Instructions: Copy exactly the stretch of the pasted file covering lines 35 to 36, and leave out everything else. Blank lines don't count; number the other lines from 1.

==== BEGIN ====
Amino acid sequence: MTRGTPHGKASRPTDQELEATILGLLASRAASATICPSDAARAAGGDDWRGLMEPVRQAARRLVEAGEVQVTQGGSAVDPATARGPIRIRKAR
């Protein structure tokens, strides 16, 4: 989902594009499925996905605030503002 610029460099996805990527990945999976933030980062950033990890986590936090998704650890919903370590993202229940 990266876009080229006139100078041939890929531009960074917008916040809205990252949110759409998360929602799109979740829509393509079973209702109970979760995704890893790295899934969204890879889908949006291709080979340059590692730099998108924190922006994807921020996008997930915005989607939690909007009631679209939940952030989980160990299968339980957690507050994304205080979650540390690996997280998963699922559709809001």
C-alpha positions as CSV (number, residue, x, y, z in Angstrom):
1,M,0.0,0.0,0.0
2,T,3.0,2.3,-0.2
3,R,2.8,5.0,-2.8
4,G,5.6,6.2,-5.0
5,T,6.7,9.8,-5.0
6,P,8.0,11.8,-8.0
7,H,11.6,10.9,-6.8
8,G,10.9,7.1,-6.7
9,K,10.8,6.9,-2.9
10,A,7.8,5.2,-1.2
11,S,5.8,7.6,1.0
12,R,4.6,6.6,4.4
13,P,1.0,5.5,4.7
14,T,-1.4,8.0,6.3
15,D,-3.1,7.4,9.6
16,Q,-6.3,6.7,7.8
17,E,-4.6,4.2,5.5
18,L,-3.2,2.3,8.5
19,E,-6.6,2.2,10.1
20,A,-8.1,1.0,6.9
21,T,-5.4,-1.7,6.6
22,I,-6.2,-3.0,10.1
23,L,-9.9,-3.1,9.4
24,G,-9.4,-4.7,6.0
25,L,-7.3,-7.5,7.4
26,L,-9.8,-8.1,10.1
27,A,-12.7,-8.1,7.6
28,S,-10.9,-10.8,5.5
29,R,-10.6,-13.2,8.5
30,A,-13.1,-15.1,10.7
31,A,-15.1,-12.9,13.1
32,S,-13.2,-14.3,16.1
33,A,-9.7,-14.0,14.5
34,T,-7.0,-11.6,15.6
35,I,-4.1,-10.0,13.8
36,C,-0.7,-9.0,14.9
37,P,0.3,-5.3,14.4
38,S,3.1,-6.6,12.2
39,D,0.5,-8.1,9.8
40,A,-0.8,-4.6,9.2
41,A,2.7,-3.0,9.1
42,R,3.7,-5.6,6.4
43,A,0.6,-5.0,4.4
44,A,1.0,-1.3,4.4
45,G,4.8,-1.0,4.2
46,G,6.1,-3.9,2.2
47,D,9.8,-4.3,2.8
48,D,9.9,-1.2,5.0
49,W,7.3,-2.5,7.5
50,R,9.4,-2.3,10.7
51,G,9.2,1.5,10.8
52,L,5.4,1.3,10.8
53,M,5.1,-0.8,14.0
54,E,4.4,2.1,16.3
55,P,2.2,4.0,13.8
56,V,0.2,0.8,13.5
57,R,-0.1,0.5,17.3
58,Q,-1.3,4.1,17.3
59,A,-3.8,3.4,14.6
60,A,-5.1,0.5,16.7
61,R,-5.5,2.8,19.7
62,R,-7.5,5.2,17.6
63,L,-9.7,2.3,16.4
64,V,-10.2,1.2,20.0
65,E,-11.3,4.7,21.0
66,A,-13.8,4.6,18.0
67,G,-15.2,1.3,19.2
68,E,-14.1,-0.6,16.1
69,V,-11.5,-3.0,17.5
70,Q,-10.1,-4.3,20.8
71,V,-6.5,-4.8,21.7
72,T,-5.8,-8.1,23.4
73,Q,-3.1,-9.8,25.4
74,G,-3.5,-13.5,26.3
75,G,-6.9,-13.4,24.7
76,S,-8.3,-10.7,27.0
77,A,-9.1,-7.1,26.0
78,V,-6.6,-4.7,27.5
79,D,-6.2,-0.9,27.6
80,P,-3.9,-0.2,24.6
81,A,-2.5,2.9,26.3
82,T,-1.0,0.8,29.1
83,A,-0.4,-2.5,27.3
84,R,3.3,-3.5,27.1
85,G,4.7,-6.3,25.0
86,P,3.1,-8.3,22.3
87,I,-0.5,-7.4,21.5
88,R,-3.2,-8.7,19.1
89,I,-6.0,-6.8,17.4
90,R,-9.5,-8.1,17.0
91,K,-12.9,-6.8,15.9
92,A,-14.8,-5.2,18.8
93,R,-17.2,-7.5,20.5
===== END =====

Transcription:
32,S,-13.2,-14.3,16.1
33,A,-9.7,-14.0,14.5